Something that most superhero shows struggle with during their first seasons is the villain of the week syndrome, whether it was Smallville with their meteor freaks, Buffy with their weekly demons, or Agents of S.H.I.E.L.D. with their weekly missions. And while the Flash did have that to a certain extent, there were more than enough variations such as recurring villains like Snart, the crossovers with Arrow, and the whole Reverse Flash plot that carried through most of the second half of the season that kept things interesting. There were a few weak villains, but even during those episodes there was enough extra plot via the tidbits towards the Reverse Flash, or even just simple character dynamics were always fun to see.
My favorite villain was easily the Trickster. Before starting this site I decided that I wanted to re-watch the original Flash series from 1990. I had seen it when I was younger and didn’t really remember anything about it aside from one brief scene from one of the last couple episodes. I’m honestly glad that I did because the showrunners have so much love and respect for that series they toss in homages as much as possible. Besides having Shipp play Henry Allen, the first episode has the explosion with the lightning that is staged and shot almost exactly the same way as it was in the earlier series. They also had three other actors from the show play in small roles, essentially reprising their characters in the future, though in a semi-parallel universe where there wasn’t a Flash just yet. Mark Hamill gets to reprise his role as the Trickster and he falls right back into the role. It’s not too surprising as the Trickster was a large part of his inspiration for his longtime role as the voice of the Joker.
It’s tough to pick out a single episode as my favorite as there have been a lot of great episodes, and a lot of episodes that weren’t overall great but had some of my favorite moments in them like Rogue Time. In the end, I think I have to give credit to the season finale Fast Enough. The entire season has been building up to what was expected to be the Flashpoint moment, but the show was brave enough to not go there in exactly the way the audience was expecting. Instead, it was full of heart to heart moments between Barry and pretty much everyone he cared about who all gave him conflicting advice on what to do. It also had one of the most shocking and surprising moments when Eddie sacrificed himself to defeat Eobard Thawne. The only downside of the episode at all was that the giant sky vortex cliffhanger was a little bit too much, but it’s still my favorite episode, and I hope I get the chance to see the extended version or the deleted scenes as I heard that a lot was cut out.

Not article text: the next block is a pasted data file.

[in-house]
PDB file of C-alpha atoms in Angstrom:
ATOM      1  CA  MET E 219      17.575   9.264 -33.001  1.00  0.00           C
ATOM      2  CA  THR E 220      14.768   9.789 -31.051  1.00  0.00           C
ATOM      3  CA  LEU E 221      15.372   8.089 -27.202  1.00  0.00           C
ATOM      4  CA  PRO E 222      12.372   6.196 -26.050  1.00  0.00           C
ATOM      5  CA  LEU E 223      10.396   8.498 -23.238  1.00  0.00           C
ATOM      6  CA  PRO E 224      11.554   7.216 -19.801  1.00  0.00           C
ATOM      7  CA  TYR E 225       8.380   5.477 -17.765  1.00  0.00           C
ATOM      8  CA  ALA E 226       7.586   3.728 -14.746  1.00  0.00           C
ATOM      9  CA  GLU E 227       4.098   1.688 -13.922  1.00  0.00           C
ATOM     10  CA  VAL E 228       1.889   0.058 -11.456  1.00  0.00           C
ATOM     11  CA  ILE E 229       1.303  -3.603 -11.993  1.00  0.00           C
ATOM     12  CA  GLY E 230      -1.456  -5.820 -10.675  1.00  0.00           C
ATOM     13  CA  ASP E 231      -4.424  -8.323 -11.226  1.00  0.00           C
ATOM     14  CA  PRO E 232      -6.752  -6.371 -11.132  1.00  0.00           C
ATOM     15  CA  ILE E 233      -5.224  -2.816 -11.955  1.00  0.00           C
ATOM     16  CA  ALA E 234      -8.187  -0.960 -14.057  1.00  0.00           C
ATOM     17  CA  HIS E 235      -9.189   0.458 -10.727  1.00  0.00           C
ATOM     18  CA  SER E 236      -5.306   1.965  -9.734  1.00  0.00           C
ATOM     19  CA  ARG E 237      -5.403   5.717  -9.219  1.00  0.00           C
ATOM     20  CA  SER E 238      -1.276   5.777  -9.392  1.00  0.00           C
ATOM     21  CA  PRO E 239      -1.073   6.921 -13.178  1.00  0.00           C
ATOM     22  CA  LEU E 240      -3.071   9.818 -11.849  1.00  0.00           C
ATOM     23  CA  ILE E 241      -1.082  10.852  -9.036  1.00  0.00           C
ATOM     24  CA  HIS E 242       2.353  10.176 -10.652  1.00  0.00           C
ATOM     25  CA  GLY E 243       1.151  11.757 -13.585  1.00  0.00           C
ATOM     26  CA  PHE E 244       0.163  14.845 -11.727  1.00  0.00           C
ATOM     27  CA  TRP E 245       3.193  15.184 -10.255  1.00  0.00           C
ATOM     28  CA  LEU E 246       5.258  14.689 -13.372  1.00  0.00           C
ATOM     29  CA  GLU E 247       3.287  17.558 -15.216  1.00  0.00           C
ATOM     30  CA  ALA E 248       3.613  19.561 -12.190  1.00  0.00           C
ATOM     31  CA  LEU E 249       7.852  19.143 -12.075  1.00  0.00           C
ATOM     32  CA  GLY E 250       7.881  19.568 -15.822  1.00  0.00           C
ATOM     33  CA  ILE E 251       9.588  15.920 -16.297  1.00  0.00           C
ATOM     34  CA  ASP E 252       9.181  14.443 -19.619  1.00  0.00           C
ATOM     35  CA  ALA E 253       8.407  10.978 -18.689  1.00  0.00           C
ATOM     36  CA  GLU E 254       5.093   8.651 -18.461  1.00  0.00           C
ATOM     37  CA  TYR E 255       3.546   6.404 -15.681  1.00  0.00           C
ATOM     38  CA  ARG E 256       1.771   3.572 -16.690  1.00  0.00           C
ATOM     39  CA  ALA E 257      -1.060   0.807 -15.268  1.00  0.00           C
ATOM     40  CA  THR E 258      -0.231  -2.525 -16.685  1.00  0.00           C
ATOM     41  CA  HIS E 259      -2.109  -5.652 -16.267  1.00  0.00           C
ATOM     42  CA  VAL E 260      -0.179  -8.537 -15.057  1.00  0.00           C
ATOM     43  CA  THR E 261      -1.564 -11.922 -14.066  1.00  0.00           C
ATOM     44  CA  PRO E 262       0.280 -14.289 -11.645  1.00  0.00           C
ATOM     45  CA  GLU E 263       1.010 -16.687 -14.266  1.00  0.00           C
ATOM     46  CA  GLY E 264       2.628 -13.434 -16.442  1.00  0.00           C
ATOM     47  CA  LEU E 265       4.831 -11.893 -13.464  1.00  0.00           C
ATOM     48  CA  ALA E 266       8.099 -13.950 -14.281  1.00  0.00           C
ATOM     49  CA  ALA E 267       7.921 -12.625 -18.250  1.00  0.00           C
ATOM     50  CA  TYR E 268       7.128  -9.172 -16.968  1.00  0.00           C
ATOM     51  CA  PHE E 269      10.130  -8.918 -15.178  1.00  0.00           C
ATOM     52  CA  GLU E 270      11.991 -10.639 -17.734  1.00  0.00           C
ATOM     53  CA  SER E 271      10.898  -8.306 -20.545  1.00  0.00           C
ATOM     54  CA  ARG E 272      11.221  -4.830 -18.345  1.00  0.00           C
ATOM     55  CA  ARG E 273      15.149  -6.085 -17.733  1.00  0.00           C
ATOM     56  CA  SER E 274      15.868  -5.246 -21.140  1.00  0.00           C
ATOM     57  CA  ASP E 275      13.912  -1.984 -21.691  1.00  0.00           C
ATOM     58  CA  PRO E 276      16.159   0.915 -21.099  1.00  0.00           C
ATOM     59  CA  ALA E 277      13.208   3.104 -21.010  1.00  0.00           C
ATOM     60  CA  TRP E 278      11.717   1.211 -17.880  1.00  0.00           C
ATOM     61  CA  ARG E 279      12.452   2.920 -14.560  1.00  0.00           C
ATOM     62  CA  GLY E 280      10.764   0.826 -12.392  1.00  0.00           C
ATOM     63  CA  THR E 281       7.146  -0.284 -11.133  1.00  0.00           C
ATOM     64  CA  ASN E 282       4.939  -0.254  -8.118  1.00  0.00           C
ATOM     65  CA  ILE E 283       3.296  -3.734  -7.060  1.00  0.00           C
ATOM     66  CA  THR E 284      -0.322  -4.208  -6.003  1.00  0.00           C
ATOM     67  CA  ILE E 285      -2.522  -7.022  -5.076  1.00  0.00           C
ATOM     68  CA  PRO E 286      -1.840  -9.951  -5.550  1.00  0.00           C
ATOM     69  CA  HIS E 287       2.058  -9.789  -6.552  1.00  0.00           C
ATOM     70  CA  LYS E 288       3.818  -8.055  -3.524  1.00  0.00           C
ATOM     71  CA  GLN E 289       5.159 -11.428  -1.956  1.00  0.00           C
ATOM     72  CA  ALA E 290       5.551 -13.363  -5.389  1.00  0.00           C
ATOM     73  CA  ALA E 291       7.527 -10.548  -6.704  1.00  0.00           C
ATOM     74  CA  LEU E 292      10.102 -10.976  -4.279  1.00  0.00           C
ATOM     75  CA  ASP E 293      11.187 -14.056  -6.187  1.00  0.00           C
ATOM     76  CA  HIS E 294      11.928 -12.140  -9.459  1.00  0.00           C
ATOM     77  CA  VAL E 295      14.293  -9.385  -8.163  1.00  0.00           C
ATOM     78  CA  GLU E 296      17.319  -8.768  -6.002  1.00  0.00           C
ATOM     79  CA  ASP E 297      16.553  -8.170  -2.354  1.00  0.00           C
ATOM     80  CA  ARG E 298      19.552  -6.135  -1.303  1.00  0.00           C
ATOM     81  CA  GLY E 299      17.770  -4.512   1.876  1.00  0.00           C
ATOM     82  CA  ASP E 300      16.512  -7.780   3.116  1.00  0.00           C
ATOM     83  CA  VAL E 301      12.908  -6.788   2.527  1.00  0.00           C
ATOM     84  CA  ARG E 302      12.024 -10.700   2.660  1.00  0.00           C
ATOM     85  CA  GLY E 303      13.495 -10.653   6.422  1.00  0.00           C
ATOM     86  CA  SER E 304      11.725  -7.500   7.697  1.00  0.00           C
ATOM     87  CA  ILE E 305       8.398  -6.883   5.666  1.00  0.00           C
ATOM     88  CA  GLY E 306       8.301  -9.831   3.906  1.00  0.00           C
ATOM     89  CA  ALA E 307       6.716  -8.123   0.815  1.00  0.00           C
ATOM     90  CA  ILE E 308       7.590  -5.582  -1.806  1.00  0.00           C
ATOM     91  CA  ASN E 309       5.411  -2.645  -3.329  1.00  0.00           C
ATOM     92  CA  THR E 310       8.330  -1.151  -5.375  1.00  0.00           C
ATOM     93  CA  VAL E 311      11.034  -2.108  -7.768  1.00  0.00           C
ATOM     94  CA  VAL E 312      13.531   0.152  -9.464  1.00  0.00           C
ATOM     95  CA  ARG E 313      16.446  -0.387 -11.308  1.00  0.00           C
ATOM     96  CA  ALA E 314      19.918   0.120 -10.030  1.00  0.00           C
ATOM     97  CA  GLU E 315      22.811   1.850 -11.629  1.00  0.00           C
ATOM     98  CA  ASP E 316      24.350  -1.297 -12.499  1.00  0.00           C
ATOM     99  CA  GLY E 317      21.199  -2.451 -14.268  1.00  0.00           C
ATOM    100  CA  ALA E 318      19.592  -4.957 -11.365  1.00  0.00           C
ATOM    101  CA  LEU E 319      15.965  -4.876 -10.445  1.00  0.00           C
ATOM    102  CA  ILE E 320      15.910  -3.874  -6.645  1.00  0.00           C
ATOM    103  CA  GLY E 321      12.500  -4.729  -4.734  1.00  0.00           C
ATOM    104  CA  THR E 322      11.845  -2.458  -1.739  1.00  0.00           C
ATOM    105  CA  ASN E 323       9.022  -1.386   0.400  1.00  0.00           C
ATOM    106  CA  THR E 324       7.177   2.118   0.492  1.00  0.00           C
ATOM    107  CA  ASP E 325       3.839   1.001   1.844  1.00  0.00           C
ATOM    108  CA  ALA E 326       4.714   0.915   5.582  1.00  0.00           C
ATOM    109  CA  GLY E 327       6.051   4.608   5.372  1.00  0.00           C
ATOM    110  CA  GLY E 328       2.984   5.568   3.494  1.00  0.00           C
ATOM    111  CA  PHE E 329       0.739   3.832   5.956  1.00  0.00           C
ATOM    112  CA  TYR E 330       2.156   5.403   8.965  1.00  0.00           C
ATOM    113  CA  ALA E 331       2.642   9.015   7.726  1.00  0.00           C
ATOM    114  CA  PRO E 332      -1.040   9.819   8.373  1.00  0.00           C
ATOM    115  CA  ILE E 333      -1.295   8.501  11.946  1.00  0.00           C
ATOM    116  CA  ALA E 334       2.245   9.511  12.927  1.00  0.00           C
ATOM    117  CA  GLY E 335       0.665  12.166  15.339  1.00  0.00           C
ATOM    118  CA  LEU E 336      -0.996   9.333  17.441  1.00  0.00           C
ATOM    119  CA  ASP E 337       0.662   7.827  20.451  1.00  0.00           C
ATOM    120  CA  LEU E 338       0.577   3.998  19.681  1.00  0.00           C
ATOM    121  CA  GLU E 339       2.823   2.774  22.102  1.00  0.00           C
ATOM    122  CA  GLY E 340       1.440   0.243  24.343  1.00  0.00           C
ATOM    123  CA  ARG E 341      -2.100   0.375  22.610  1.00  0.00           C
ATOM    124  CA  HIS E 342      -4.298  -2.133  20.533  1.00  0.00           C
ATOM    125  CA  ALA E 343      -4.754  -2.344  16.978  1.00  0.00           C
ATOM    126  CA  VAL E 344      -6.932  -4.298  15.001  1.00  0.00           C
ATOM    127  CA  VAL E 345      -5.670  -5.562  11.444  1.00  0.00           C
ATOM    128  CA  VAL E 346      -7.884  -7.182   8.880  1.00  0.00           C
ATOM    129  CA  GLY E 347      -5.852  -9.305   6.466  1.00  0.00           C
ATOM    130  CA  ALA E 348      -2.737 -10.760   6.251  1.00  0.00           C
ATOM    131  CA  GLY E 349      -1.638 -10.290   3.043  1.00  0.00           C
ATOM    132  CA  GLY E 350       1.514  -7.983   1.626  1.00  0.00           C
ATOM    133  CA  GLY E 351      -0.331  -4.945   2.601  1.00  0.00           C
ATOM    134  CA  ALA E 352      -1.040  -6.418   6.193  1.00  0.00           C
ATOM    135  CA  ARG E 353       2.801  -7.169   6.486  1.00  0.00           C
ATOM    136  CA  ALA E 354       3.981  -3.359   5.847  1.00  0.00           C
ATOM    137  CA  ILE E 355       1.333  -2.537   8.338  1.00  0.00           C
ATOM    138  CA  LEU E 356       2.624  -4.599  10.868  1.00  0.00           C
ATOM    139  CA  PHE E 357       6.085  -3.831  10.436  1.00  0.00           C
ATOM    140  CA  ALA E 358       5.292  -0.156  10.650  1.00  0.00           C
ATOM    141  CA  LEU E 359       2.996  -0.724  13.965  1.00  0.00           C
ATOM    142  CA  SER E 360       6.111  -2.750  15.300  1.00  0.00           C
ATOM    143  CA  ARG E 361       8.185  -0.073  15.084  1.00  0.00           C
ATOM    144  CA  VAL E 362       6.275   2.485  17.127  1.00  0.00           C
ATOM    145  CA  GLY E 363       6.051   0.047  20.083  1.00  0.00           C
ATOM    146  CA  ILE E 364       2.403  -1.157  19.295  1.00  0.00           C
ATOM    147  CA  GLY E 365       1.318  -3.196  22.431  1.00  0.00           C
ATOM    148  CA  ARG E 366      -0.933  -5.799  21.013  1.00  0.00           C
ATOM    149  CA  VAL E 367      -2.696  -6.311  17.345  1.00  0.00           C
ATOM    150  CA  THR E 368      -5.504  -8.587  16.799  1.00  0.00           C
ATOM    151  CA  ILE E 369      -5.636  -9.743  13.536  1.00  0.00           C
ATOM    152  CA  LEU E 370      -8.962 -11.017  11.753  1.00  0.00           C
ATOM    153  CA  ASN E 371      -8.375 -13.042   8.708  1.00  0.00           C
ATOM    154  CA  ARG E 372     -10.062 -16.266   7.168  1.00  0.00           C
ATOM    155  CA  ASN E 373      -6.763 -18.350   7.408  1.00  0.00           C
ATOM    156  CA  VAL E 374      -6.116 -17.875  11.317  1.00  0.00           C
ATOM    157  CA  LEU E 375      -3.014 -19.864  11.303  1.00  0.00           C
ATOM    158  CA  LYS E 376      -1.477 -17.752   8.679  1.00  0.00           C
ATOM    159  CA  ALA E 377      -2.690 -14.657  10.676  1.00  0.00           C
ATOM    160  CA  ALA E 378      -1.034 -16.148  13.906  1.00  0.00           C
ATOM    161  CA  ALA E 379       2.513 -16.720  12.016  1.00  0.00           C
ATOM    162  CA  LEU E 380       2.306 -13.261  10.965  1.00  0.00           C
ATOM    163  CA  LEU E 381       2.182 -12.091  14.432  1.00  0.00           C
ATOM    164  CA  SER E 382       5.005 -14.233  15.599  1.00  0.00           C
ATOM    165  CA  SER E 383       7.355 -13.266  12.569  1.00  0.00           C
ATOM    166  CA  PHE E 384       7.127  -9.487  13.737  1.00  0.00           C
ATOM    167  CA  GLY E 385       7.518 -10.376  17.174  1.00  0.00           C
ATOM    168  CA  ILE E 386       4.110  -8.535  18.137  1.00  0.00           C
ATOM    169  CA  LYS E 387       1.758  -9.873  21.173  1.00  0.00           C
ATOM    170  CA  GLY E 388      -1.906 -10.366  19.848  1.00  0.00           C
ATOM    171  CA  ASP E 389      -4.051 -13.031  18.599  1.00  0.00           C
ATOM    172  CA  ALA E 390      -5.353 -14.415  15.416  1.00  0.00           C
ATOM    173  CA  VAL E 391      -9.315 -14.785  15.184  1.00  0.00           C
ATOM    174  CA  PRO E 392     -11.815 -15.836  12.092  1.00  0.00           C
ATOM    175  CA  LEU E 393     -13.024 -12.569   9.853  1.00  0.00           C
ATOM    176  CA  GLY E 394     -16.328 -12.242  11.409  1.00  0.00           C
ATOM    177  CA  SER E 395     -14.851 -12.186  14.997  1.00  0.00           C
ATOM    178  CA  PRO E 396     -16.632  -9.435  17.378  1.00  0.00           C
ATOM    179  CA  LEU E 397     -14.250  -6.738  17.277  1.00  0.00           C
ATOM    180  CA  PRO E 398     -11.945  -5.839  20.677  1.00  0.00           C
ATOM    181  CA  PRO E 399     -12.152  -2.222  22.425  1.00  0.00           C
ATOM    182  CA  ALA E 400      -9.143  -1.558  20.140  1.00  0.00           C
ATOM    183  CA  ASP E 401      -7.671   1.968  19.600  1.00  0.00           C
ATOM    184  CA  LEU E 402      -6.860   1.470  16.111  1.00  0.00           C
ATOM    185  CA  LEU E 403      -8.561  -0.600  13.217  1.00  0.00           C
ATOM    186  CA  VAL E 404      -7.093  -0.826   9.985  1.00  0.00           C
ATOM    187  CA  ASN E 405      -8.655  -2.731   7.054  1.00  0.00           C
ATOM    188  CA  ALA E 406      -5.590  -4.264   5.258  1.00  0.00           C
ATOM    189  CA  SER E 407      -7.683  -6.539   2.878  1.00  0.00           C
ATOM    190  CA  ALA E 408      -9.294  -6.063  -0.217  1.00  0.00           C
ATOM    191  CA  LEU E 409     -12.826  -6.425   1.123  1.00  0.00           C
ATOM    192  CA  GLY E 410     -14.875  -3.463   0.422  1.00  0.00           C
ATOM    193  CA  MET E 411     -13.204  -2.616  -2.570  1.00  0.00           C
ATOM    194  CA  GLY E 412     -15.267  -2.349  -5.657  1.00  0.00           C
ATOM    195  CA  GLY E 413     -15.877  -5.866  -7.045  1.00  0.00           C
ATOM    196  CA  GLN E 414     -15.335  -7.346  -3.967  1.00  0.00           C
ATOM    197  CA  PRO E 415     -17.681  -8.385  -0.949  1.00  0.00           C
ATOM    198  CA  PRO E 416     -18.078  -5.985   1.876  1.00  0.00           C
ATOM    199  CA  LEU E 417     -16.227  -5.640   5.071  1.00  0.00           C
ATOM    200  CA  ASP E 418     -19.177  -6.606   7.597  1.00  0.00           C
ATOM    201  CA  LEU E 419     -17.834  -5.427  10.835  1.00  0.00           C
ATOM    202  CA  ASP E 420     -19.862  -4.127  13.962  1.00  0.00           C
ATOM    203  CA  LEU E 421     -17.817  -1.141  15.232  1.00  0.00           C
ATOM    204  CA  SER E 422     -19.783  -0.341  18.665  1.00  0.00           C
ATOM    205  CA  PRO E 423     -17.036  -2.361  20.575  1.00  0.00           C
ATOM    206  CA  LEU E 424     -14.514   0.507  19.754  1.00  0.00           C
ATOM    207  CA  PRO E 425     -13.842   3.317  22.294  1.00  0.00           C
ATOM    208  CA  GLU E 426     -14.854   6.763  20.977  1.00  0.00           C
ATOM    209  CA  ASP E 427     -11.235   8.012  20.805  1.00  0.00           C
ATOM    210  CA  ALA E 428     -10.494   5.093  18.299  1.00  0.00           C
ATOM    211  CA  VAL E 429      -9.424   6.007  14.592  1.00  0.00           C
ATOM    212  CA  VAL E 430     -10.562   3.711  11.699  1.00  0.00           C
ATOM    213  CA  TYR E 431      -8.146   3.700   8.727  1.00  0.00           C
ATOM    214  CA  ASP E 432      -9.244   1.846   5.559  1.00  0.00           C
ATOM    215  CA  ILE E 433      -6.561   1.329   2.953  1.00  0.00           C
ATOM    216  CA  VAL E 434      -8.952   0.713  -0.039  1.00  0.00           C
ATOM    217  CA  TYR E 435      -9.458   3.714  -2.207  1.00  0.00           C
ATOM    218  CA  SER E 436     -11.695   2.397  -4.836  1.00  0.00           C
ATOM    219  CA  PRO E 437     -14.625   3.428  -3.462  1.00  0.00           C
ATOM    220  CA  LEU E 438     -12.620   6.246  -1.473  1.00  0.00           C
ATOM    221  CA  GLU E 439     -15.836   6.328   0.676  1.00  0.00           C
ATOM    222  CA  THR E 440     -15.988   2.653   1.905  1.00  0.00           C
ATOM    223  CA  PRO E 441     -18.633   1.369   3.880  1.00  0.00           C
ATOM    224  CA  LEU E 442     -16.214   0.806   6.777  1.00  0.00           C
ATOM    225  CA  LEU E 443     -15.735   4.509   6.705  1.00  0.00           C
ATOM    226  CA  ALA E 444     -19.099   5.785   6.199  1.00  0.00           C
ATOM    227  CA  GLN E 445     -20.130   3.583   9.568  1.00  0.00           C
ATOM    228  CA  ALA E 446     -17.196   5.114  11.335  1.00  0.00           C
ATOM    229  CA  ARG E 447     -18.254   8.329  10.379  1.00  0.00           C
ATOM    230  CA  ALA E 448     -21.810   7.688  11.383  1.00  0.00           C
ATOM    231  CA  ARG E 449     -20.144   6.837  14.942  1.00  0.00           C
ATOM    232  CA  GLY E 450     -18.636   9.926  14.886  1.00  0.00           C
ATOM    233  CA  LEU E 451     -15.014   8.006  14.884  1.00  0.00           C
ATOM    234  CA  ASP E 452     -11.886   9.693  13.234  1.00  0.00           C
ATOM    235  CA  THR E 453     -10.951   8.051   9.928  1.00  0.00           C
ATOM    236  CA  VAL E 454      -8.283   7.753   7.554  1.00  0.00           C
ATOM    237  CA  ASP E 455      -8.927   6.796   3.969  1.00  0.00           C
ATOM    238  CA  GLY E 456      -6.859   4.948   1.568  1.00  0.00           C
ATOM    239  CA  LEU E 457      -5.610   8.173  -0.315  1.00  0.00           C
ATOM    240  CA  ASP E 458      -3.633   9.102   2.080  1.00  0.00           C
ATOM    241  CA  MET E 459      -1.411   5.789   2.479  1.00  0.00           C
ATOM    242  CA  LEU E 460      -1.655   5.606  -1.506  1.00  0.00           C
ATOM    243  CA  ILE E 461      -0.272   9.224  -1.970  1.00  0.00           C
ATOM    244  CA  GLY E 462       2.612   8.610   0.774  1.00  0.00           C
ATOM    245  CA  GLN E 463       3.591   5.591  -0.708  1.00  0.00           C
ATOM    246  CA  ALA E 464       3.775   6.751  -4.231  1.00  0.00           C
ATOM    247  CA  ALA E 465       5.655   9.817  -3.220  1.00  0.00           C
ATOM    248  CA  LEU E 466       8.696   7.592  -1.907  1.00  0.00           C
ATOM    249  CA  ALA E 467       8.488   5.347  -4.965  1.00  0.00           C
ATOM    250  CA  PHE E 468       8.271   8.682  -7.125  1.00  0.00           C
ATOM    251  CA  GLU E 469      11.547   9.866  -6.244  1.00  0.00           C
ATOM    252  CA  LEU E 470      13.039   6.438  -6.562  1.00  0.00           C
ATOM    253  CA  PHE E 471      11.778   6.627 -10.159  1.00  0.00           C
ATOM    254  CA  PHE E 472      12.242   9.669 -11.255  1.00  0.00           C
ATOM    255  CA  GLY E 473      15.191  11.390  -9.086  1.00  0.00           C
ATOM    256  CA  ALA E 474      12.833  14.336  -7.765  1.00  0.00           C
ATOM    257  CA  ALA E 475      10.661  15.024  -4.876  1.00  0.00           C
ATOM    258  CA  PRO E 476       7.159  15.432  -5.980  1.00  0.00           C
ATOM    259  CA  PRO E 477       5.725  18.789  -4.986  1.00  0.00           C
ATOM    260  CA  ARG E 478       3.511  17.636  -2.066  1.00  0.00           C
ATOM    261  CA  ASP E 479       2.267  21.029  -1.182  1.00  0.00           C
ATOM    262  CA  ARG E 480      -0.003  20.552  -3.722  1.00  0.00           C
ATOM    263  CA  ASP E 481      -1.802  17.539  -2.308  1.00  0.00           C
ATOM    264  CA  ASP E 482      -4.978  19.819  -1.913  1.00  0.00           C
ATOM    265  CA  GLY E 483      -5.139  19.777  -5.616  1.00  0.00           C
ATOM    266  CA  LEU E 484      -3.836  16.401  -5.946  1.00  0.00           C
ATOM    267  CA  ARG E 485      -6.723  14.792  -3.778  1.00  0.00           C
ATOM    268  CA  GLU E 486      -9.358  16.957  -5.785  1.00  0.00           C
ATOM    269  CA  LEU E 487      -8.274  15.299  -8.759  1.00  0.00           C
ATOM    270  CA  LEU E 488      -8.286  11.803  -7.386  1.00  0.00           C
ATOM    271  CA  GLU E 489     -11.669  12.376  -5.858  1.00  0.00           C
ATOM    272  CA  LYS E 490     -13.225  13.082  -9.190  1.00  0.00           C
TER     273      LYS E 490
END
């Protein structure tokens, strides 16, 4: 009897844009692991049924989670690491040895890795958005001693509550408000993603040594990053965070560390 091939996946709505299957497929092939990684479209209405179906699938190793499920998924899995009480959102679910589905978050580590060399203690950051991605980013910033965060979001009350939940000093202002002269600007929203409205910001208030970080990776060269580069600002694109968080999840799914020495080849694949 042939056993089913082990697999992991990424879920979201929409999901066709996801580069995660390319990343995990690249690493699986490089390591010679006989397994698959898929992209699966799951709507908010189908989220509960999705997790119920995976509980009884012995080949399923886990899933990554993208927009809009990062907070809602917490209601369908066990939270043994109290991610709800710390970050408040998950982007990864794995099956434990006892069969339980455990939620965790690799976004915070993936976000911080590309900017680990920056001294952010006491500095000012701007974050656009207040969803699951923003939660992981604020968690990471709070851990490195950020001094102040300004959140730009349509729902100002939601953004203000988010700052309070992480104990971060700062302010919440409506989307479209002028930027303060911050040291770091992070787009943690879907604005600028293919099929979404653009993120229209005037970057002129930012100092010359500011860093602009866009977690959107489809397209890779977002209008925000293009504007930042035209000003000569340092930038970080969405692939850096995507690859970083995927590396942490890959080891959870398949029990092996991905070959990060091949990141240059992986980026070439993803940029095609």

Season 2 Predictions
It’s hard to say exactly what season 2 will be just yet. There’s already been rumors flying around about the multiverse and Tom Cavanagh returning in some capacity. I imagine that the real Dr. Wells will somehow return, but I expect he will be a very different character than Eobard Thawne pretending to be Dr. Wells. There is also the rumors of various speedsters coming in. I liked a couple theories that Shipp might get the chance to don his red velvet suit once again as the Flash from a parallel universe, or that Cavanagh may return as a parallel version of Jay Garrick who could help mentor Barry in the ways of the speed force. I think there will definitely be the set up to Legends of Tomorrow sprinkled throughout season 2 of the Flash as Hawkgirl already made a split-second appearance, and I’m sure Rip Hunter will show up at some point in time, whether it’s just for a single episode, or here and there until LoT gets its proper mid-season premier. What do you think will make its way into season 2? And what did you think of the Flash’s first season? For me, it’s a tough call between this and iZombie as my favorite show of the season.